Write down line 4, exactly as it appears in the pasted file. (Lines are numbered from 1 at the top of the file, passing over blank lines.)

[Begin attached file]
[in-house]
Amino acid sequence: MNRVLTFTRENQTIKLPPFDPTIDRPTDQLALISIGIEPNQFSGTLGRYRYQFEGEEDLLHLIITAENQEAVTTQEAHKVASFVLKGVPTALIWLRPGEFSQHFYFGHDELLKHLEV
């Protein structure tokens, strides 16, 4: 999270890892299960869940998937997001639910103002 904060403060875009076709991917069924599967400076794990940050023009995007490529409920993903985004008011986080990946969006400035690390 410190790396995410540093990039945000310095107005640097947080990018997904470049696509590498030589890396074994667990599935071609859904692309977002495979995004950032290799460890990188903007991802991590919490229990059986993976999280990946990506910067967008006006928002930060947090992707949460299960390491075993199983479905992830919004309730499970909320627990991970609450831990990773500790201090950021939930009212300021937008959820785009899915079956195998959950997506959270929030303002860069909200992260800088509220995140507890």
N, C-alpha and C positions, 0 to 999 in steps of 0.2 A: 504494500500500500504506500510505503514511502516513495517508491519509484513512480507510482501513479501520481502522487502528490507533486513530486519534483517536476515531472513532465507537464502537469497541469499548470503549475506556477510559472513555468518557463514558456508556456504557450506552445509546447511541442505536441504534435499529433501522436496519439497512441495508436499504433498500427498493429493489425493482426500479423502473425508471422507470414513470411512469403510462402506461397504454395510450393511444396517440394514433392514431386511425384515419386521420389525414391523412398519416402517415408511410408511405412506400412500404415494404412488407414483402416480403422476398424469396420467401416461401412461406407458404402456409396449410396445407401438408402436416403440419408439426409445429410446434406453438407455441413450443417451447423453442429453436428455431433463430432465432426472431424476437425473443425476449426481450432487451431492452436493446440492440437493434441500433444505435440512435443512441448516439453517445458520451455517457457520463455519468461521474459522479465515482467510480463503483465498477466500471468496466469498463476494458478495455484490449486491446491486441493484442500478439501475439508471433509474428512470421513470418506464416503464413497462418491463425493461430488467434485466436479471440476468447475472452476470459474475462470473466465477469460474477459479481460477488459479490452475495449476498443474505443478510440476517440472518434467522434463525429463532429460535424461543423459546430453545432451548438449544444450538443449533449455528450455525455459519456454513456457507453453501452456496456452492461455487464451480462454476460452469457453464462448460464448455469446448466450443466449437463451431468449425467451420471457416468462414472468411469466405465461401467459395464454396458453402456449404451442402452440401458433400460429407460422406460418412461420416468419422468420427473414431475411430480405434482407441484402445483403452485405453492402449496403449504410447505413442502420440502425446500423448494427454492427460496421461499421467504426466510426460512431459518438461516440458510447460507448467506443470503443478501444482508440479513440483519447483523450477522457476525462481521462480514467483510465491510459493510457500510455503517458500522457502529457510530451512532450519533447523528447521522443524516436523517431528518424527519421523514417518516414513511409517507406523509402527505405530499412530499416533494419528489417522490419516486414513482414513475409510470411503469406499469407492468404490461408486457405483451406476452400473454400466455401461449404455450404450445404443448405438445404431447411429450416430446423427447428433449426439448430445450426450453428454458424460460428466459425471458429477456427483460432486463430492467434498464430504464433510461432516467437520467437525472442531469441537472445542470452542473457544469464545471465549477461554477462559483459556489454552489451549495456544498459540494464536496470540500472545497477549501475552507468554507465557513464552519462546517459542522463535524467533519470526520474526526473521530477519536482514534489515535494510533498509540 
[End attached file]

N, C-alpha and C positions, 0 to 999 in steps of 0.2 A: 504494500500500500504506500510505503514511502516513495517508491519509484513512480507510482501513479501520481502522487502528490507533486513530486519534483517536476515531472513532465507537464502537469497541469499548470503549475506556477510559472513555468518557463514558456508556456504557450506552445509546447511541442505536441504534435499529433501522436496519439497512441495508436499504433498500427498493429493489425493482426500479423502473425508471422507470414513470411512469403510462402506461397504454395510450393511444396517440394514433392514431386511425384515419386521420389525414391523412398519416402517415408511410408511405412506400412500404415494404412488407414483402416480403422476398424469396420467401416461401412461406407458404402456409396449410396445407401438408402436416403440419408439426409445429410446434406453438407455441413450443417451447423453442429453436428455431433463430432465432426472431424476437425473443425476449426481450432487451431492452436493446440492440437493434441500433444505435440512435443512441448516439453517445458520451455517457457520463455519468461521474459522479465515482467510480463503483465498477466500471468496466469498463476494458478495455484490449486491446491486441493484442500478439501475439508471433509474428512470421513470418506464416503464413497462418491463425493461430488467434485466436479471440476468447475472452476470459474475462470473466465477469460474477459479481460477488459479490452475495449476498443474505443478510440476517440472518434467522434463525429463532429460535424461543423459546430453545432451548438449544444450538443449533449455528450455525455459519456454513456457507453453501452456496456452492461455487464451480462454476460452469457453464462448460464448455469446448466450443466449437463451431468449425467451420471457416468462414472468411469466405465461401467459395464454396458453402456449404451442402452440401458433400460429407460422406460418412461420416468419422468420427473414431475411430480405434482407441484402445483403452485405453492402449496403449504410447505413442502420440502425446500423448494427454492427460496421461499421467504426466510426460512431459518438461516440458510447460507448467506443470503443478501444482508440479513440483519447483523450477522457476525462481521462480514467483510465491510459493510457500510455503517458500522457502529457510530451512532450519533447523528447521522443524516436523517431528518424527519421523514417518516414513511409517507406523509402527505405530499412530499416533494419528489417522490419516486414513482414513475409510470411503469406499469407492468404490461408486457405483451406476452400473454400466455401461449404455450404450445404443448405438445404431447411429450416430446423427447428433449426439448430445450426450453428454458424460460428466459425471458429477456427483460432486463430492467434498464430504464433510461432516467437520467437525472442531469441537472445542470452542473457544469464545471465549477461554477462559483459556489454552489451549495456544498459540494464536496470540500472545497477549501475552507468554507465557513464552519462546517459542522463535524467533519470526520474526526473521530477519536482514534489515535494510533498509540 